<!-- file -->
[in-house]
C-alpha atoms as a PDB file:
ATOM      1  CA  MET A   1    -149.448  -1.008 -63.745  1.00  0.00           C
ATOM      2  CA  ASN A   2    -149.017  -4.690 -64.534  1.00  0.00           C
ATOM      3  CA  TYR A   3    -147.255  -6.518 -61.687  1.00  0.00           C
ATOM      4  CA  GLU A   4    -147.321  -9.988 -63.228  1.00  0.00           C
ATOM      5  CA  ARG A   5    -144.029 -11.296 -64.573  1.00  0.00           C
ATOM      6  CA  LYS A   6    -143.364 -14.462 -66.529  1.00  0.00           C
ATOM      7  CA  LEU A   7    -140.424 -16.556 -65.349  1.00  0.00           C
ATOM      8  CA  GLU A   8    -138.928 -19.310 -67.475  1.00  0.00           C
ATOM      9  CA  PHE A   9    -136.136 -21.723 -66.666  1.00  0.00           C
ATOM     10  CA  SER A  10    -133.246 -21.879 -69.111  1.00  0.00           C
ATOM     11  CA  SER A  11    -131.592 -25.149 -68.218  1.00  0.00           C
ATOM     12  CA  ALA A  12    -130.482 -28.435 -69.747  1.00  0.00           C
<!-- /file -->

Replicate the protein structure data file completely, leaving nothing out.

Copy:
[in-house]
C-alpha atoms as a PDB file:
ATOM      1  CA  MET A   1    -149.448  -1.008 -63.745  1.00  0.00           C
ATOM      2  CA  ASN A   2    -149.017  -4.690 -64.534  1.00  0.00           C
ATOM      3  CA  TYR A   3    -147.255  -6.518 -61.687  1.00  0.00           C
ATOM      4  CA  GLU A   4    -147.321  -9.988 -63.228  1.00  0.00           C
ATOM      5  CA  ARG A   5    -144.029 -11.296 -64.573  1.00  0.00           C
ATOM      6  CA  LYS A   6    -143.364 -14.462 -66.529  1.00  0.00           C
ATOM      7  CA  LEU A   7    -140.424 -16.556 -65.349  1.00  0.00           C
ATOM      8  CA  GLU A   8    -138.928 -19.310 -67.475  1.00  0.00           C
ATOM      9  CA  PHE A   9    -136.136 -21.723 -66.666  1.00  0.00           C
ATOM     10  CA  SER A  10    -133.246 -21.879 -69.111  1.00  0.00           C
ATOM     11  CA  SER A  11    -131.592 -25.149 -68.218  1.00  0.00           C
ATOM     12  CA  ALA A  12    -130.482 -28.435 -69.747  1.00  0.00           C